How Australia's $10,000 cash ban would restrict civil liberties
On August 5th, 2019, economist John Adams warned that the cash-restricting law infringes on the public's liberties, punishing law-abiding Australians for how they wish to spend their hard earned money.
Adams points out that with Australia's already-low 1% interest rate, curbing cash use paves the way for the government to impose a negative interest rate at the first sign of a recession. Indeed, the International Monetary Fund recent paper, "Cashing In: How to Make Negative Interest Rates Work", appears to be more of a driving force than attempts at targeting crime.
Why is this dangerous?
Critics see the law as the latest in a series of restrictions on cash use imposed by Australia's government. In 1992, the government eliminated the 1-cent and 2-cent coins from circulation. Last year, the Cashless Debit Card (CDC) program was extended, despite a lack of evidence that the program (in which adults on welfare are provided given government issued debit cards that can only be used for pre-approved goods) was effective. Critics of the CDC also argue that denying welfare recipients cash revokes a psychologically important sense of independence and inclusion at the point of sale.
“Communities have been through enough of this social experiment, which the government cannot claim is working.”
As the Federal Government moves to ban cash transactions above $10,000, there's a theory gaining traction that the real motive for the cash ban isn't the so-called "black economy", but rather, to give authorities greater control over your behavior during recessions.
This theory, put forward by economists such as John Adams — and picked up by some federal politicians — has not been plucked out of thin air.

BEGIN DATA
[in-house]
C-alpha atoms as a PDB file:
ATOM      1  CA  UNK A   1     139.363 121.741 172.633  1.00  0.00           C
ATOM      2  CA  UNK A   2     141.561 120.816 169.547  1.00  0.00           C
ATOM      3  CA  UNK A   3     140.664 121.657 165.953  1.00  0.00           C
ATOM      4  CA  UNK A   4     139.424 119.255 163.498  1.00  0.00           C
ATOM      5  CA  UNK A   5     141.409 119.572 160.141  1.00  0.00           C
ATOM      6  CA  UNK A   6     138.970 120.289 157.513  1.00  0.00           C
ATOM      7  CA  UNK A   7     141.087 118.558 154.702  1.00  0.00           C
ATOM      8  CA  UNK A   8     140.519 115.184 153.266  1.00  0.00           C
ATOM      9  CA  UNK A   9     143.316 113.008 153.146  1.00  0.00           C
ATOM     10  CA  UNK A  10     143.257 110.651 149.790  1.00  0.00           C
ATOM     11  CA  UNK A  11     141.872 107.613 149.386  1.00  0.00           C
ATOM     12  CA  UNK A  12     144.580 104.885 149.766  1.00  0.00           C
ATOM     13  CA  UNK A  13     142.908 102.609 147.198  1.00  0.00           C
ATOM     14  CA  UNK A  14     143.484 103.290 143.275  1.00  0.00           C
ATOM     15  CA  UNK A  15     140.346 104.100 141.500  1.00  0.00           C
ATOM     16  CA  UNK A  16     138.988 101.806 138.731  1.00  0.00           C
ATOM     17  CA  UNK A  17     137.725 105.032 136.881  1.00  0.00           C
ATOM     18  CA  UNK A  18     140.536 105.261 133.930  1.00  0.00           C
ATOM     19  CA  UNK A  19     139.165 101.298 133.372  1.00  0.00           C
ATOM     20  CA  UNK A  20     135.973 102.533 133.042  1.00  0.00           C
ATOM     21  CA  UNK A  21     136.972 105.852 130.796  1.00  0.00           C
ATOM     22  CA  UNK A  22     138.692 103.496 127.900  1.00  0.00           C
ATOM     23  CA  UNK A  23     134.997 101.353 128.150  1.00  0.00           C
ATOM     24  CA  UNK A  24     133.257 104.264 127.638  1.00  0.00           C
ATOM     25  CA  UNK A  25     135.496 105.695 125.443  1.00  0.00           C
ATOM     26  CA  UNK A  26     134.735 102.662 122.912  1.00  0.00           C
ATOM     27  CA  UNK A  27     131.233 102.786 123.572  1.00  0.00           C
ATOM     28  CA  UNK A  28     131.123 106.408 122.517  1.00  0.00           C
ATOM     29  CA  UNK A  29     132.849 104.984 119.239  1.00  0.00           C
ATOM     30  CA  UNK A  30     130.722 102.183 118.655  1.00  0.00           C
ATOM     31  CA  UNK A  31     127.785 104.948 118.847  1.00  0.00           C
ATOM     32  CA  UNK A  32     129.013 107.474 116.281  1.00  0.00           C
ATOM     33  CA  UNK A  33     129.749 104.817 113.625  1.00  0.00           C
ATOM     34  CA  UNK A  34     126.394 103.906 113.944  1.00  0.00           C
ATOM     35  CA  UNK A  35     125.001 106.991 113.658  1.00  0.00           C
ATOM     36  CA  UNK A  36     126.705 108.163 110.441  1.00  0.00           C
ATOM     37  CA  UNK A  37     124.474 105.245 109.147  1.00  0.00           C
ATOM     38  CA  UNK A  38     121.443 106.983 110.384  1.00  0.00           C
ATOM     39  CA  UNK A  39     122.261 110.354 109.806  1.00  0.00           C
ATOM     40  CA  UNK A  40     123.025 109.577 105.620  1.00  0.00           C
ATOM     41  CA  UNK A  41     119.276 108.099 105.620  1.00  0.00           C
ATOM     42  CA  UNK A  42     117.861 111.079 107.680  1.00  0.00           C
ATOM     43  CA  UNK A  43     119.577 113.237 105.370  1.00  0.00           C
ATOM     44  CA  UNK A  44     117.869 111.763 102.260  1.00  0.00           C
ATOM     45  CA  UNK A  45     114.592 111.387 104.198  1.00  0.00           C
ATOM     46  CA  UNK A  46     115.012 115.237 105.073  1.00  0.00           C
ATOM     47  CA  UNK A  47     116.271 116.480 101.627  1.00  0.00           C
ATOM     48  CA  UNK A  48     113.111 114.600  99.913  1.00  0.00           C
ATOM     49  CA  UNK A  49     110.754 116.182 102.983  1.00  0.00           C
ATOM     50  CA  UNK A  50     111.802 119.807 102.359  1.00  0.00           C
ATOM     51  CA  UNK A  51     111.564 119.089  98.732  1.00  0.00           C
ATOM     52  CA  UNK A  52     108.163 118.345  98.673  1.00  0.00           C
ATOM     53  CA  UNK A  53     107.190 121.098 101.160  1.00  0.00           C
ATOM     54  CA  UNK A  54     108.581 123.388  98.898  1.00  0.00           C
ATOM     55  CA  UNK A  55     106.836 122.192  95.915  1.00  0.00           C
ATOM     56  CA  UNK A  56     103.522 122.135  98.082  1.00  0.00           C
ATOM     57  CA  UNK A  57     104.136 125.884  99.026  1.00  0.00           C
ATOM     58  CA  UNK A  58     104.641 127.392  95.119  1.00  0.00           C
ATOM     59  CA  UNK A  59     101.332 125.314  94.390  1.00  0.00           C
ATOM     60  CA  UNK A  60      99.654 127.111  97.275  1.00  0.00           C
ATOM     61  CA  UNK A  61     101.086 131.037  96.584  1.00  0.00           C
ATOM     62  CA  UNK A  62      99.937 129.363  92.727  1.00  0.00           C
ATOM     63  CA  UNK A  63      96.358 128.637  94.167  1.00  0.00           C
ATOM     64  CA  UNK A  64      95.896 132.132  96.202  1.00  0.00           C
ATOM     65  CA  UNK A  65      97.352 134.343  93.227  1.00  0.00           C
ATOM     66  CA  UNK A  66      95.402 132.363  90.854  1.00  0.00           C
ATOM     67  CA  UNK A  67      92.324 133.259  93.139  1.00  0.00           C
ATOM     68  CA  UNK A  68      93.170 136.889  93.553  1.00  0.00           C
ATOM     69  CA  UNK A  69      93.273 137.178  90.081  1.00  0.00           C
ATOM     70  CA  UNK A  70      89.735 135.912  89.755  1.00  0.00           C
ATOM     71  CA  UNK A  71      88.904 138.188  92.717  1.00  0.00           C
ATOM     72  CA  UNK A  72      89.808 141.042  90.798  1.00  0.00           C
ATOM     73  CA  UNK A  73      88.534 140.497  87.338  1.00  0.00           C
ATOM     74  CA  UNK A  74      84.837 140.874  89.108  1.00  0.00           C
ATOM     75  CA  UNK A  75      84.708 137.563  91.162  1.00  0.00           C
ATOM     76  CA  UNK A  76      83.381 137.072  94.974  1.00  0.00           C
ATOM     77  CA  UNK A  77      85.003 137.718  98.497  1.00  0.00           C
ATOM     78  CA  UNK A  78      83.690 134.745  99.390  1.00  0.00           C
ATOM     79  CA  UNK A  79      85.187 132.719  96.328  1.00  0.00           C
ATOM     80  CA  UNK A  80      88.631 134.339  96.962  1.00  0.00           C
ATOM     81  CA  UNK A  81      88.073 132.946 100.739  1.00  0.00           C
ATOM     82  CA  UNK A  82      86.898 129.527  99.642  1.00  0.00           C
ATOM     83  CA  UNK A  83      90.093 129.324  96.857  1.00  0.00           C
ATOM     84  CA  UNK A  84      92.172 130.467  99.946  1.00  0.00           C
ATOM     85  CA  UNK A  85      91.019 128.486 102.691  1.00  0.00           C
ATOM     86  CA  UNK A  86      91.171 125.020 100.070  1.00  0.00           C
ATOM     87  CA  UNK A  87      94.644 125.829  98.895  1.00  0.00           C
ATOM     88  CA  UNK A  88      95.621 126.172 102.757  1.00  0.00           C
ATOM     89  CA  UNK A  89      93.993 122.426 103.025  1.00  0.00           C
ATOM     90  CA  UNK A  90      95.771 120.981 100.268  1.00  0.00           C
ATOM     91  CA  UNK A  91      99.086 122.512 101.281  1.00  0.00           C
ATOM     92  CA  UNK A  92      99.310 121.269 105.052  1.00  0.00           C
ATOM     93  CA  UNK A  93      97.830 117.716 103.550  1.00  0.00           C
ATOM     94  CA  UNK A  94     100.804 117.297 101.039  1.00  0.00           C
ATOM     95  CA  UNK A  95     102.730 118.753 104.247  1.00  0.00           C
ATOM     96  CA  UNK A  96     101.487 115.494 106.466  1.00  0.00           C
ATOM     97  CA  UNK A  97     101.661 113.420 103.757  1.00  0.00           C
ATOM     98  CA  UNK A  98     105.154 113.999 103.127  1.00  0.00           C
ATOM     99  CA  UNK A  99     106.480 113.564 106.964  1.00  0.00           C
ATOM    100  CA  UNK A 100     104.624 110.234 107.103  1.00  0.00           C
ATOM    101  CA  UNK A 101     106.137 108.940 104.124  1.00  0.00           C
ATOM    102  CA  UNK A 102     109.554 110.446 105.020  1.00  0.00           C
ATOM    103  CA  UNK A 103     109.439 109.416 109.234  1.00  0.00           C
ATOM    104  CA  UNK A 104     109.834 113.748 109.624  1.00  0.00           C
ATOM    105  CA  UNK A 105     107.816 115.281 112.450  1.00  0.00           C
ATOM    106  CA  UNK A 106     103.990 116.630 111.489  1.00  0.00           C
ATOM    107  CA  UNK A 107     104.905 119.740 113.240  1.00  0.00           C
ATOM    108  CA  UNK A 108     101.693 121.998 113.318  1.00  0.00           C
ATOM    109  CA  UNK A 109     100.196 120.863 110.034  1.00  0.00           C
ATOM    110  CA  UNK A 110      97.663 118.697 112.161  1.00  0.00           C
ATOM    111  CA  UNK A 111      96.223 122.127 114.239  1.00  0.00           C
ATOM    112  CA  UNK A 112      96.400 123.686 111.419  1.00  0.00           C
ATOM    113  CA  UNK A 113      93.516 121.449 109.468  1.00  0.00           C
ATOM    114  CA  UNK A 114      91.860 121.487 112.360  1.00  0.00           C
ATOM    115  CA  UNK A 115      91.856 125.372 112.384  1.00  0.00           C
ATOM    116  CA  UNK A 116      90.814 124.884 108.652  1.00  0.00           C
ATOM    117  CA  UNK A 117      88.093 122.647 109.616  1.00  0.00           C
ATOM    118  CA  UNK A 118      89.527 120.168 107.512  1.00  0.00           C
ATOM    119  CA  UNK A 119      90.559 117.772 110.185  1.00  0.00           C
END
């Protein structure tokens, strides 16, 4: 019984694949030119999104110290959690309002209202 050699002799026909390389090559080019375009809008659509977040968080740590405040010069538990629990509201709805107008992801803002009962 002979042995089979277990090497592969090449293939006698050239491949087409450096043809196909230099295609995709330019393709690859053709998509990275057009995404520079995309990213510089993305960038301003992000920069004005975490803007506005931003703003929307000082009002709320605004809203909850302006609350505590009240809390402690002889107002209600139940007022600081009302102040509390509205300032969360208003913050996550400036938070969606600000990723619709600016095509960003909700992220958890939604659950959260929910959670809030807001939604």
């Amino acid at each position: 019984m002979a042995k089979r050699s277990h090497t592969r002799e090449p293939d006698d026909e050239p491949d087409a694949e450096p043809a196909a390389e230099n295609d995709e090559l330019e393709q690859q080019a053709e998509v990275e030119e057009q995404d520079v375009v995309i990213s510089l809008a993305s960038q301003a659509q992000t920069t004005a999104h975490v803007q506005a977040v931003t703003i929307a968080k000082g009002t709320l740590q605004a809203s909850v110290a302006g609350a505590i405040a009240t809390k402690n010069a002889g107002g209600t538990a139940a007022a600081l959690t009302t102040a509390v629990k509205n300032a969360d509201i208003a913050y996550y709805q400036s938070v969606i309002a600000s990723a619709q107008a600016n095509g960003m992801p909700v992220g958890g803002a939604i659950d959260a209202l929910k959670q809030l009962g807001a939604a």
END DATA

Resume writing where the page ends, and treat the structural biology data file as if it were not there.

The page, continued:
It is based on repeated public papers and statements by the international body in charge of financial stability — the Washington-based International Monetary Fund (IMF).
“We are experiencing a period of major political shocks...Political shocks are turning into economic shocks.”
The government will push ahead with the expansion of its cashless welfare card trials, despite the auditor general finding it was unclear whether the program was actually reducing social harm.
An auditor general’s report published on Tuesday found it was “difficult” to evaluate the success or cost-effectiveness of the program, which aims to reduce alcohol and gambling-related harm by restricting the way welfare recipients can spend their money.
It is up to the public to stand up for cash each time it is threatened by power-hungry bodies. After all, cash is a public good. Its low-tech usability and capacity to function off the grid give it unparalleled resilience when digital payments are unexpectedly offline. Its status as legal tender ensures it is universally accepted, accessible to all, and is free to use for citizens, making it an important public good and public infrastructure.
The anonymizing features of cash provide a degree of privacy that is increasingly important to consumers at a time when companies can track every cashless purchase and some state actors have begun to use digital platforms to monitor their citizens.